Margulies testified that given the questionnaire’s improperly phrased questions and the uninformative answers, Bearss should have used voir dire to “explore and alert jurors to the possibility that they harbor preconceived notions about the defendant and, therefore, may prejudge [him] or not be able to judge [his] testimony fairly, at least not in comparison to the testimony of white witnesses or the conduct of the decedent from the suburbs.”  He stated that by not using voir dire to follow up on the jurors’ declarations that they can be fair, Bearss missed the opportunity to “explore and ascertain the existence either of subconscious or conscious biases that will influence [the jurors’ credibility determinations] in a negative way.”

Margulies testified concerning Fink’s background that eliciting testimony from Fink about “his life, his connection to the community, his relationships with his family, his work history, his school history, the fact that he held positions of responsibility [would have had] the effect of humanizing him and establishing a more nuanced picture of who he is,” thereby enhancing his credibility.  He asserted that given the importance of credibility in the case, he could think of no “sound, strategic reason not to ask Mr. Fink some questions about his background.”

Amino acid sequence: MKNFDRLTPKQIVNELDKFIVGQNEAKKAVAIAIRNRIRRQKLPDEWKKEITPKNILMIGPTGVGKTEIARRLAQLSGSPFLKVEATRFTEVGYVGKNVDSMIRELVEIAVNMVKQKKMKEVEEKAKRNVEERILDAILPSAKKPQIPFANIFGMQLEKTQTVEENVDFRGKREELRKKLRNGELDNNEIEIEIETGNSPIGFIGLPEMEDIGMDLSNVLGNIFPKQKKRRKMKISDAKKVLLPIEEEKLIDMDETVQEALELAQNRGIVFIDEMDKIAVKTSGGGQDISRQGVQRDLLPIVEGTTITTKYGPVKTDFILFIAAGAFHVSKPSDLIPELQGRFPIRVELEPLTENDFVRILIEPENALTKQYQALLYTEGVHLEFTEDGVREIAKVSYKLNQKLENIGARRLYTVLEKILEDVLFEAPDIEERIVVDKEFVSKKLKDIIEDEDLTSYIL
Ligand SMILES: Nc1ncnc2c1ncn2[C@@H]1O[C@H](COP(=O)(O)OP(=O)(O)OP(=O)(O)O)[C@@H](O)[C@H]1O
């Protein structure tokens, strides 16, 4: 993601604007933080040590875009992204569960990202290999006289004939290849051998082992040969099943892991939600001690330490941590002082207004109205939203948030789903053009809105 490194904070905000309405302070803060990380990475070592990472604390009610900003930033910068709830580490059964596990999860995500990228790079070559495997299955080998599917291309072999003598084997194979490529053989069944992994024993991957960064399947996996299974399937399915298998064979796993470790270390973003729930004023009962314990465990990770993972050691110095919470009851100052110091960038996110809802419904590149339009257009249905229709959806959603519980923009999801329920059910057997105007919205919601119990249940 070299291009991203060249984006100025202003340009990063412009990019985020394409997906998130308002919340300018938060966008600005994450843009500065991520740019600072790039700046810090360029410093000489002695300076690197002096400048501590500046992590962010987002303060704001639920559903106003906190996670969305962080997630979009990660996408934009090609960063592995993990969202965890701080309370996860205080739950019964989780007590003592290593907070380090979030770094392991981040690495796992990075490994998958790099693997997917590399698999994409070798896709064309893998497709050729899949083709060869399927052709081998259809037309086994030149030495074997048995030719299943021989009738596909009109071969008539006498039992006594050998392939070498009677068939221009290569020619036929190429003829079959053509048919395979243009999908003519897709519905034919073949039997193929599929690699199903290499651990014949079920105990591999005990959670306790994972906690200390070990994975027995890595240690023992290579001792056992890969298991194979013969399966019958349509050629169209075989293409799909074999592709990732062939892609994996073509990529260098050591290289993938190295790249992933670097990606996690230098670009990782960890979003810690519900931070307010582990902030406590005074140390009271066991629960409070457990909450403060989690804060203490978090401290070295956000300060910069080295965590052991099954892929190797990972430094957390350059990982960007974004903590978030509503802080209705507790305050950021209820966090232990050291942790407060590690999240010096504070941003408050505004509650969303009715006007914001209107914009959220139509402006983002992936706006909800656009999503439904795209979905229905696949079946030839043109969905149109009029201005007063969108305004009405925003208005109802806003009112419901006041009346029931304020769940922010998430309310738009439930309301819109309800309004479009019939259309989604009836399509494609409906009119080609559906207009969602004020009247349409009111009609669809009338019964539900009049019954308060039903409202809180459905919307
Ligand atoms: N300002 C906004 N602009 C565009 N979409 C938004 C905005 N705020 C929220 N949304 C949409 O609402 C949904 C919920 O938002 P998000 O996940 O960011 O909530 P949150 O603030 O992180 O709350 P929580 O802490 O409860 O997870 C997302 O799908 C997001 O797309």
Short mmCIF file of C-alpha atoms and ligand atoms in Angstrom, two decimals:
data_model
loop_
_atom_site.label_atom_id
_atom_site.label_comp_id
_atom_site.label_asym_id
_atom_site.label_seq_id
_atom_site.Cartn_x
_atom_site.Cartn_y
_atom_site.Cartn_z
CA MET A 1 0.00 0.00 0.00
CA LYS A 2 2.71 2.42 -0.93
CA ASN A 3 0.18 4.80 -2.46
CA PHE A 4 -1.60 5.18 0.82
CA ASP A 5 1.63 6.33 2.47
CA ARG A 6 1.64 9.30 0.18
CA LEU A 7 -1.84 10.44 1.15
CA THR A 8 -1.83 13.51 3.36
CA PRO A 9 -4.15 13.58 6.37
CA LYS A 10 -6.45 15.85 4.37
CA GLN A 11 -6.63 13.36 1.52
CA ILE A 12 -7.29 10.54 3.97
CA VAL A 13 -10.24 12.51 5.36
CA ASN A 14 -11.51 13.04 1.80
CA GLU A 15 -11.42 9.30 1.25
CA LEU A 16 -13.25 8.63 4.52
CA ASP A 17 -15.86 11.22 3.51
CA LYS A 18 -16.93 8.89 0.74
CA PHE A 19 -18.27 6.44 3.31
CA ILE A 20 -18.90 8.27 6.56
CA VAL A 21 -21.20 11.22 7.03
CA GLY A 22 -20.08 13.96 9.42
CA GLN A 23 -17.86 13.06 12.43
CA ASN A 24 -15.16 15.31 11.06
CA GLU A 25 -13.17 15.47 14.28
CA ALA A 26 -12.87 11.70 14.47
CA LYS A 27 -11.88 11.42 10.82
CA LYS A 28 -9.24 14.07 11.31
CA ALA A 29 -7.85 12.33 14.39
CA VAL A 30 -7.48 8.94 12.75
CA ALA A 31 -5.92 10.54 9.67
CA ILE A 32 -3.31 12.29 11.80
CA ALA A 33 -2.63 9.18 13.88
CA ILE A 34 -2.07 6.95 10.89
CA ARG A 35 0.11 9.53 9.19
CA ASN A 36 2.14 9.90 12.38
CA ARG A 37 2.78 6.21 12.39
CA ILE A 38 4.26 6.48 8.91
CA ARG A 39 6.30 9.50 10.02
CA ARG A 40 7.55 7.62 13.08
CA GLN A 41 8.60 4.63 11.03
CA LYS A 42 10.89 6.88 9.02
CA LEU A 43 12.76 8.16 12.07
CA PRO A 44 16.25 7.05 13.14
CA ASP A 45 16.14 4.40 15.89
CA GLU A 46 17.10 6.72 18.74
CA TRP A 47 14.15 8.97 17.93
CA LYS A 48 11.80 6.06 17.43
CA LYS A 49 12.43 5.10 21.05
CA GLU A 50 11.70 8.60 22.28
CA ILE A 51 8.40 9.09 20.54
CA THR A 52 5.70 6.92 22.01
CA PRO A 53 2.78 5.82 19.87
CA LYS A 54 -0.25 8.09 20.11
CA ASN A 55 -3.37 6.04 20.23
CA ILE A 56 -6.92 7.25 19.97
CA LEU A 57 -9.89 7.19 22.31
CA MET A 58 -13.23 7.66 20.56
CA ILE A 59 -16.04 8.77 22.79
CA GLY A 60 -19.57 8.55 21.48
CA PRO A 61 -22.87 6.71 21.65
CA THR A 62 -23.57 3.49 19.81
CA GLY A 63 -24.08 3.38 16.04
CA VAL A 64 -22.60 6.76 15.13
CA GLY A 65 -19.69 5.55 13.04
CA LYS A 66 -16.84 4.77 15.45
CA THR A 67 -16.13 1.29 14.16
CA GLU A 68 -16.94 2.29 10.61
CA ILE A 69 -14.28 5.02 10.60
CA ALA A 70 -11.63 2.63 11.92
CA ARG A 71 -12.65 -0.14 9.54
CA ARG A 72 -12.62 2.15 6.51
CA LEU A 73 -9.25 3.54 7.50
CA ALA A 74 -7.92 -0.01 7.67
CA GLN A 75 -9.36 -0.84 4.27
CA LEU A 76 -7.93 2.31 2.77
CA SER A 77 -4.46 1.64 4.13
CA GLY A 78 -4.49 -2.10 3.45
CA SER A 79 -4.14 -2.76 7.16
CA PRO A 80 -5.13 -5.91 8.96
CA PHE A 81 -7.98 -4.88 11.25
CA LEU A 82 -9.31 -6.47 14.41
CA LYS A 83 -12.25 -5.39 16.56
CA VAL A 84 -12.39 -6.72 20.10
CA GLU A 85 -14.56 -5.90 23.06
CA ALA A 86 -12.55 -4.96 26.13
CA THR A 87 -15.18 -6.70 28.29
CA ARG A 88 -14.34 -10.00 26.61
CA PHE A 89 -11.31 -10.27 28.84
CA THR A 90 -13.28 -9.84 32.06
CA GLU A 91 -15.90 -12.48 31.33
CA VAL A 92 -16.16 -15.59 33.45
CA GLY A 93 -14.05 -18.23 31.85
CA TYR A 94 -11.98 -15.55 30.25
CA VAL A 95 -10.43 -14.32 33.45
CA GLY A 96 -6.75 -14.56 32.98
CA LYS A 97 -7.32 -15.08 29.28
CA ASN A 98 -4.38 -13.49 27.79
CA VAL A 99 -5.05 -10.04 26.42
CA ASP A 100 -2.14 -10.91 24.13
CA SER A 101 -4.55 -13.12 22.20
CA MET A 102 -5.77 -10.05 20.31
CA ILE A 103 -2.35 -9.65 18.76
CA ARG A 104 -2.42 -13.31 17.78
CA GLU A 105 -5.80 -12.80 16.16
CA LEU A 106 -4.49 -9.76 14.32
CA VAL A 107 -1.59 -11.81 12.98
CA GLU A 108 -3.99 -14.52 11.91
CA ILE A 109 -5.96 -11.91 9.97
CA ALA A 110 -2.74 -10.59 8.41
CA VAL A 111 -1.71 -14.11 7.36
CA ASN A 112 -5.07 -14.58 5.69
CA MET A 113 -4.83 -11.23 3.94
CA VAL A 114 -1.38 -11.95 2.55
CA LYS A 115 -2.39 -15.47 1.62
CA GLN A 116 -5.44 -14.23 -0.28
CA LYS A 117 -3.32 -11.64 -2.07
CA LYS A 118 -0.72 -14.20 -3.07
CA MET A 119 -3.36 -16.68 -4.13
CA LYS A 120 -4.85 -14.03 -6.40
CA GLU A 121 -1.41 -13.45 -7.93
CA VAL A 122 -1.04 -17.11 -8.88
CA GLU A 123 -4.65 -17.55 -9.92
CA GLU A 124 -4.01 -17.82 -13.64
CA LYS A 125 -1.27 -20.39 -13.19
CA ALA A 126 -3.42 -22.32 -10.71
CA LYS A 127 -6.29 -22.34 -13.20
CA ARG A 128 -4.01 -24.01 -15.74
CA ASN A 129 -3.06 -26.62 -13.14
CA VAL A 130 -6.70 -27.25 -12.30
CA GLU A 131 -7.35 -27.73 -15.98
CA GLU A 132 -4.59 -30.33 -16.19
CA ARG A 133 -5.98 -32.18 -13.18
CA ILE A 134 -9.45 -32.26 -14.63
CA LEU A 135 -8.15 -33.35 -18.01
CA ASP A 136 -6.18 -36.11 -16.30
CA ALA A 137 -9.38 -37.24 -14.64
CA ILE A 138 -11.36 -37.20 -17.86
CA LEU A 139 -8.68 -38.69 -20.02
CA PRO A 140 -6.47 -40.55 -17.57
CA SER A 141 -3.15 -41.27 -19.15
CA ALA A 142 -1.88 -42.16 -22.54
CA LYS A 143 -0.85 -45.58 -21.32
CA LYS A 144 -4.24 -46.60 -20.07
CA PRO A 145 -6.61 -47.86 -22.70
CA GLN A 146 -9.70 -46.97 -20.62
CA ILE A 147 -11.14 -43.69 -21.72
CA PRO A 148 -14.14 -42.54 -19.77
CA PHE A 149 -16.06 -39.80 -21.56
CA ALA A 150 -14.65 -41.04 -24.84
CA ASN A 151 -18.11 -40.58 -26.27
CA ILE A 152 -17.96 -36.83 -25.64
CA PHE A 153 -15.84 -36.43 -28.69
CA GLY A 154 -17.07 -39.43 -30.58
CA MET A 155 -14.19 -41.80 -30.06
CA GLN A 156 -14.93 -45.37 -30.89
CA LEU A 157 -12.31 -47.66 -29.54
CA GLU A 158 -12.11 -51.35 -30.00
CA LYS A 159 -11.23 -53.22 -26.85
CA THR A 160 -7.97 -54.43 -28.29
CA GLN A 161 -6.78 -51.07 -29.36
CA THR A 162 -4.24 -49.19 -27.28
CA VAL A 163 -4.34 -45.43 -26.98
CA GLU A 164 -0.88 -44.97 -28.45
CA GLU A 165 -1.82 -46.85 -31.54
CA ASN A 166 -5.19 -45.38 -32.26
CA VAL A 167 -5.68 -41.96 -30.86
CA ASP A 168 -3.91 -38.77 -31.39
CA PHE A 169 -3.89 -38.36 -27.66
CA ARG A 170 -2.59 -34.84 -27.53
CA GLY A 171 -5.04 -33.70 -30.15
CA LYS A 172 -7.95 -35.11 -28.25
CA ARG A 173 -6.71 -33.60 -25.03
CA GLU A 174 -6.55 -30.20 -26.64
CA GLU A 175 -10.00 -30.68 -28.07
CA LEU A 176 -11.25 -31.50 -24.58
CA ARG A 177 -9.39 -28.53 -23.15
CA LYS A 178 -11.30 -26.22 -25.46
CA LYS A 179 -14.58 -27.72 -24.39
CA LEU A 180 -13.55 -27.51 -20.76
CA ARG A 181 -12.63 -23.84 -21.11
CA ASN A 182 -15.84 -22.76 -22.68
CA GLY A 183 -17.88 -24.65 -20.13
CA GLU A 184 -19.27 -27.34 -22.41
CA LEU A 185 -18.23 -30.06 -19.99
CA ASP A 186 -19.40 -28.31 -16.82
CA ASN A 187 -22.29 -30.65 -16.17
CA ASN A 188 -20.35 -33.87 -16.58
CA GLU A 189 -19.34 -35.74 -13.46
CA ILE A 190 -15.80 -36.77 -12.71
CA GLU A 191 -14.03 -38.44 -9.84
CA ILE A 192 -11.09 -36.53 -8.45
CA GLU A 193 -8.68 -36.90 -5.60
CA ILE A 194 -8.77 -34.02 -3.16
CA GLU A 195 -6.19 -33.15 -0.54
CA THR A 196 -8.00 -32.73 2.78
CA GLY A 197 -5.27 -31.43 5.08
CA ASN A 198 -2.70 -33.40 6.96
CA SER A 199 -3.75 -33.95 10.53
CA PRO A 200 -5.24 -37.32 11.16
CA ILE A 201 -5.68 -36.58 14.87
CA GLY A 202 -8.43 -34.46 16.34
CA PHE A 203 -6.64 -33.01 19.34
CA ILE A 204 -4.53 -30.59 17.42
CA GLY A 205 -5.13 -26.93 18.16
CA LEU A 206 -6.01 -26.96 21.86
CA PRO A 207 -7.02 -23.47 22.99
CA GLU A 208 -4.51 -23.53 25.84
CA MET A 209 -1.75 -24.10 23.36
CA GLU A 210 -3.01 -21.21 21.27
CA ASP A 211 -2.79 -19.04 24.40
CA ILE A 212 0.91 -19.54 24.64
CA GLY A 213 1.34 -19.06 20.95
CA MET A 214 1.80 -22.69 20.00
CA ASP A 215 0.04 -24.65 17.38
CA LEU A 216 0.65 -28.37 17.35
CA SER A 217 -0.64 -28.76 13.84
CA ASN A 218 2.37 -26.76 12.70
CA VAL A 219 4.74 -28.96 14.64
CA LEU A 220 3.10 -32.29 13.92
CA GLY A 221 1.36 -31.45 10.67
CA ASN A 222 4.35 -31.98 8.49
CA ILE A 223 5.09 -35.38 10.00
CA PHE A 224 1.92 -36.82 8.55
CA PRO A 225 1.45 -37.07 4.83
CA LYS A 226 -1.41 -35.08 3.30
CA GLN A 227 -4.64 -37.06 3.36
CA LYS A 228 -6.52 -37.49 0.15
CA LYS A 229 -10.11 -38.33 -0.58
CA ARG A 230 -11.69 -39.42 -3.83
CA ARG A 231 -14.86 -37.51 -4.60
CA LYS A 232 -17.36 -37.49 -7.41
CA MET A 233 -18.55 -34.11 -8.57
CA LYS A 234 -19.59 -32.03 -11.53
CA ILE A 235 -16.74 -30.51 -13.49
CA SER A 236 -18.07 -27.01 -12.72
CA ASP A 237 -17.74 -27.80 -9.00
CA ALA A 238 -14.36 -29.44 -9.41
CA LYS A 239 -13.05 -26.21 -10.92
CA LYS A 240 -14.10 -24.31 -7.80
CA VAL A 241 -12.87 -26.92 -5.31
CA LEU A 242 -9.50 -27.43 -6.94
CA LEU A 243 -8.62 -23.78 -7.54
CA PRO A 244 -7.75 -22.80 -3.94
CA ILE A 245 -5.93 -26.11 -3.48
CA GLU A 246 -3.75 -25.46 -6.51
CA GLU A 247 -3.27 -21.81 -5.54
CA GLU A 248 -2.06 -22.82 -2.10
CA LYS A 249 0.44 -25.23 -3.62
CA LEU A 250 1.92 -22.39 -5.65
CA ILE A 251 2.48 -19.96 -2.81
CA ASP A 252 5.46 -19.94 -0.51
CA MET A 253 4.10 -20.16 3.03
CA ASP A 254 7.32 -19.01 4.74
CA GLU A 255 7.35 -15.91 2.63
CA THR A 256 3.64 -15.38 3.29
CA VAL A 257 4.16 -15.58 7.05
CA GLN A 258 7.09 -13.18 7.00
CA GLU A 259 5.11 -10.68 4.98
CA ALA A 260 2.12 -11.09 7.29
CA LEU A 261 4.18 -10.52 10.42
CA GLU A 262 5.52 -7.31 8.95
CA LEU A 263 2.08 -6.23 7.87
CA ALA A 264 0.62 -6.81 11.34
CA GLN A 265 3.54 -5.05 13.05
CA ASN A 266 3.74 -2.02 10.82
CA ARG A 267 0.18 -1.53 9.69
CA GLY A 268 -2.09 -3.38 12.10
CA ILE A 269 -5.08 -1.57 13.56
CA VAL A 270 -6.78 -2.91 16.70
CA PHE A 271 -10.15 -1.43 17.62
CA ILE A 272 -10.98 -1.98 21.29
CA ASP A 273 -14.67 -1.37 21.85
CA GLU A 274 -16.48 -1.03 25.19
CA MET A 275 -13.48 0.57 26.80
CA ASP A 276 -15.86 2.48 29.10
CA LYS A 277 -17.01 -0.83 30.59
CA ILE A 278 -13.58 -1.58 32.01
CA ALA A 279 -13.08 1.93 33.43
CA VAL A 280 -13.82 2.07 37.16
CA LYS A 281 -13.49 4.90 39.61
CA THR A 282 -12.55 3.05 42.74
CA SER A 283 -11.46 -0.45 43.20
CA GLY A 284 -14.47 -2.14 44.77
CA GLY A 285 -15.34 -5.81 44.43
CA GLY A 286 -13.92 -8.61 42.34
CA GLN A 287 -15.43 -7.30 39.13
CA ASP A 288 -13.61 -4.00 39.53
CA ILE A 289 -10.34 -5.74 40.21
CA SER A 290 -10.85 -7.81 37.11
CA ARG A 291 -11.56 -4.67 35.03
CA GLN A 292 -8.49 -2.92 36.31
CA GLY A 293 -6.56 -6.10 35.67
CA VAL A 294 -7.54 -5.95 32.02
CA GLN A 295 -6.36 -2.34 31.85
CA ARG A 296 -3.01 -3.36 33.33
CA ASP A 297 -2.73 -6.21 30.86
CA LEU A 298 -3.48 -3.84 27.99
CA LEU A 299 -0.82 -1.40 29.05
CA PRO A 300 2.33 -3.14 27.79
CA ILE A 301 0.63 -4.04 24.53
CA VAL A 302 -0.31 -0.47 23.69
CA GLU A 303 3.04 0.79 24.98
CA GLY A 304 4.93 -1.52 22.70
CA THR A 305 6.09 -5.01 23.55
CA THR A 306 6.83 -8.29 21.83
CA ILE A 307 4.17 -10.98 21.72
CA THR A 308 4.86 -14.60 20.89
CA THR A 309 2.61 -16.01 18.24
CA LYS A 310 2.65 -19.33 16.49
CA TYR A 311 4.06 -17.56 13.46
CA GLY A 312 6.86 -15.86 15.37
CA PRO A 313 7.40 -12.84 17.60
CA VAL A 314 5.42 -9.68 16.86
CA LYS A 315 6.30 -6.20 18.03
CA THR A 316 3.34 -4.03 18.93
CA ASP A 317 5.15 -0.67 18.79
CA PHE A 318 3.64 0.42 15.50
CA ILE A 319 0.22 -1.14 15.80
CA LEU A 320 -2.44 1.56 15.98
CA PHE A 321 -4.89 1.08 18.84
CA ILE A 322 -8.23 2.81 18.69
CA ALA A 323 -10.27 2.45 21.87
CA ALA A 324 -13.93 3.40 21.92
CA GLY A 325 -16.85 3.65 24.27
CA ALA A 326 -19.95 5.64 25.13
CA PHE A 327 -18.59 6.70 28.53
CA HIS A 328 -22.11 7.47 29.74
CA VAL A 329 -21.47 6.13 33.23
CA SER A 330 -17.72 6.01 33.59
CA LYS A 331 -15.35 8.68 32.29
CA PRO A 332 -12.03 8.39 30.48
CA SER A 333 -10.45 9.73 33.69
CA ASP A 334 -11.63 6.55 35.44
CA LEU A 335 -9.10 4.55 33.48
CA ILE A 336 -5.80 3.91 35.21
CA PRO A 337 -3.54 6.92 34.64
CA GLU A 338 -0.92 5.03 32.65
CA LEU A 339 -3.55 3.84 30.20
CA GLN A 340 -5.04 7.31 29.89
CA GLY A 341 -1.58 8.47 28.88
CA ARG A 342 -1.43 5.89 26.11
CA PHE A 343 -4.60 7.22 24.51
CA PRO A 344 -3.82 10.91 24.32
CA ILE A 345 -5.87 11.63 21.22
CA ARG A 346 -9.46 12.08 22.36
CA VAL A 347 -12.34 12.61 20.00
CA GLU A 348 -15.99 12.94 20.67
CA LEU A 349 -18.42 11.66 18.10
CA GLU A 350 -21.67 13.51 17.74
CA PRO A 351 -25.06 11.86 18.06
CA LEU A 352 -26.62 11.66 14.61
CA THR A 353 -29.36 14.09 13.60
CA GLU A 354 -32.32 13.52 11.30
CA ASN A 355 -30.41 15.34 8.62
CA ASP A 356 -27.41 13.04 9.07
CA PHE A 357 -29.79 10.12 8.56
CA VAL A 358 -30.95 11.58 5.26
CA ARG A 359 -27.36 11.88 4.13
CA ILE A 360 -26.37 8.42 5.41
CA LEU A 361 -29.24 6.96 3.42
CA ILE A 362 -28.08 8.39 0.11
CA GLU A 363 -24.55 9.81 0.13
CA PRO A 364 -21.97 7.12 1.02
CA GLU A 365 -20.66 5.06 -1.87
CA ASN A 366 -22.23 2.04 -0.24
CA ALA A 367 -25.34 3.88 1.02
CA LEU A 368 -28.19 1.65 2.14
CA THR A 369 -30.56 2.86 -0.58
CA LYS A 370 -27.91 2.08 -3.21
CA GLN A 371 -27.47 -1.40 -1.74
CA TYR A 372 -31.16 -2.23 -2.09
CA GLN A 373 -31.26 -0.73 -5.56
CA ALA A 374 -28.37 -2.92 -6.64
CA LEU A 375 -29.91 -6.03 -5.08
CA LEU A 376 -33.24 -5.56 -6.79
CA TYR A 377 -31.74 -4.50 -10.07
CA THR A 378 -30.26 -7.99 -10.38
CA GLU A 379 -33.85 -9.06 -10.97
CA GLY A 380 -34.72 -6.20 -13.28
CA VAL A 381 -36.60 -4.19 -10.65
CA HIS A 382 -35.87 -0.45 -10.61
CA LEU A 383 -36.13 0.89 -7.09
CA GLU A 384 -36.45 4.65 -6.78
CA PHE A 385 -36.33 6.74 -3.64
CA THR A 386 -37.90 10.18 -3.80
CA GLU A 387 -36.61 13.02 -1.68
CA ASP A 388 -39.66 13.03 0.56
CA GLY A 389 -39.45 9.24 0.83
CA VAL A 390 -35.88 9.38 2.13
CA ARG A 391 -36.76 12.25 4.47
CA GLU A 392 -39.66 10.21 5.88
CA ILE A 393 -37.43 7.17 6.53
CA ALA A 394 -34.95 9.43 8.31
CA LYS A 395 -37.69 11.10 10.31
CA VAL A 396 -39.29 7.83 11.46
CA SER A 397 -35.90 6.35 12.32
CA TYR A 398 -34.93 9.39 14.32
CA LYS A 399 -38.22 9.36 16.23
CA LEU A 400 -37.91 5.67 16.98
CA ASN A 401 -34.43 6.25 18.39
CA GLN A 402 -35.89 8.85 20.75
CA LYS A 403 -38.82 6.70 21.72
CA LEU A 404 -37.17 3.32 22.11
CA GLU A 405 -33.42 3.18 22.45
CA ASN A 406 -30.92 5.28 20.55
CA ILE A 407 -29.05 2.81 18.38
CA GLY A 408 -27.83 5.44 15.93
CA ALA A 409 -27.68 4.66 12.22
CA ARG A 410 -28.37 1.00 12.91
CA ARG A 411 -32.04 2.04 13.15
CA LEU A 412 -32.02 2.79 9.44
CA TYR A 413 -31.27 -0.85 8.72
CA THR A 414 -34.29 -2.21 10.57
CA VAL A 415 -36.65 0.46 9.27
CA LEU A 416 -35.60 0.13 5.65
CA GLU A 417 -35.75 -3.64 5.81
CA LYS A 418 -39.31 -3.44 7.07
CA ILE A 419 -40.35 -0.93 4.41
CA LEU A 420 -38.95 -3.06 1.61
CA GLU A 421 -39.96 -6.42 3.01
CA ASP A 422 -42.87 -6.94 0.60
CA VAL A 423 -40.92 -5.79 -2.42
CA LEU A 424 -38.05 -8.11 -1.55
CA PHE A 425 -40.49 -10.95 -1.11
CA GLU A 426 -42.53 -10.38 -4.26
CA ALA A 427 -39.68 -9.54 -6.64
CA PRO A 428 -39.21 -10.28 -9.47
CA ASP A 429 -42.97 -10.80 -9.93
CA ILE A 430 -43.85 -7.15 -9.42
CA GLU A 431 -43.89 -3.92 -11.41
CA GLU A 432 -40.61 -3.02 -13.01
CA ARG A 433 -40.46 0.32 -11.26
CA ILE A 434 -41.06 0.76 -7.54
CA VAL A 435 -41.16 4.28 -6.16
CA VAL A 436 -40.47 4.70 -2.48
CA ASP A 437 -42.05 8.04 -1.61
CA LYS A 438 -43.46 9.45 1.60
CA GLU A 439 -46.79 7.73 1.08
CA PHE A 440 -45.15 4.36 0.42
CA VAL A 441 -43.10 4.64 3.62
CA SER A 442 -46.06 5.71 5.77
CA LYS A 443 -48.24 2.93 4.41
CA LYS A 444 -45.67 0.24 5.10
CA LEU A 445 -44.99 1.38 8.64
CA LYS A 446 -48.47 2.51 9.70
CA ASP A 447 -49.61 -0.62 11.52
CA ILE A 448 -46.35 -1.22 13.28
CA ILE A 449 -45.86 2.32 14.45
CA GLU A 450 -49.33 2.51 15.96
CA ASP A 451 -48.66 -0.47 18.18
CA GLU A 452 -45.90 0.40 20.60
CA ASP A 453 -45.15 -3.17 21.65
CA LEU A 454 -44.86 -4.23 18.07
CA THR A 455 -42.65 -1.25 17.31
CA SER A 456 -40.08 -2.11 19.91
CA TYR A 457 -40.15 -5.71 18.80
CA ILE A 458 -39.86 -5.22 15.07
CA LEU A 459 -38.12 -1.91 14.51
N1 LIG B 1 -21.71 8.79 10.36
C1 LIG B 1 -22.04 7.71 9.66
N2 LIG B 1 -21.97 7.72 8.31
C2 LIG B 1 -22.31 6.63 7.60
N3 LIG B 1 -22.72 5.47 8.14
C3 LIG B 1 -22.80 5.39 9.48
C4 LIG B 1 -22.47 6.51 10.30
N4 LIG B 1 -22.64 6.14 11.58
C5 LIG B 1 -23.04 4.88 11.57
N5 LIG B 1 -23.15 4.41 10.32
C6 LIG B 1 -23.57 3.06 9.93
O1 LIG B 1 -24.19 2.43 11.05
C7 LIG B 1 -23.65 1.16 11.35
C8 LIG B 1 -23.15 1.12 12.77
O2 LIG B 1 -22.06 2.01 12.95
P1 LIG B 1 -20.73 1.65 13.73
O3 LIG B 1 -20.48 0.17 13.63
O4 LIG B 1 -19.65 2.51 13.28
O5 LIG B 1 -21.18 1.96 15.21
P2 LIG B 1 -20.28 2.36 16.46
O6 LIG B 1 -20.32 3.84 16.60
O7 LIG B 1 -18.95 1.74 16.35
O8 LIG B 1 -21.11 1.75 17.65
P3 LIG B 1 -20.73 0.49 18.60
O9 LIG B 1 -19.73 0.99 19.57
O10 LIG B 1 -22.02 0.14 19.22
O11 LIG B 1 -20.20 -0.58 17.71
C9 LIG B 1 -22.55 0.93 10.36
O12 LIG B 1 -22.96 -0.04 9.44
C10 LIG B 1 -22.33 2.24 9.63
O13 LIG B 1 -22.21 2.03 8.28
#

But the value of Margulies’s testimony faced sharp challenges.  Margulies acknowledged on cross-examination that he has been trial counsel on “more than ten” jury trials, which is “substantially fewer than Mr. Bearss.”  He disclosed that only “three or four” of these were homicide trials and that he has tried only one homicide case—a nonjury trial—in Hennepin County.  Margulies also conceded that he has picked “relatively few juries in Minnesota,” and he has never received jury feedback about being questioned during voir dire concerning views on racial bias.  He admitted that “it is certainly possible” to “alienate jurors by appearing to focus on their [questionnaire] answers to racial questions.”  He testified that in preparing for the postconviction hearing he had read only a summary of the trial transcript prepared by Fink’s postconviction counsel.  He was not aware whether any of the eight challenges for cause exercised by Bearss at voir dire rested on Bearss’s belief that a given veniremember’s views on race might affect that person’s opinion of witness credibility.  He also did not know how many peremptory challenges Bearss had exercised or whether any of those challenges were based on Bearss’s concerns about a prospective juror’s views on race.  The state moved to strike Margulies’s expert testimony on the grounds that (1) he lacked relevant legal experience and (2) his opinions concerning Bearss’s performance lacked foundation in that they were based on a selective reading of the record.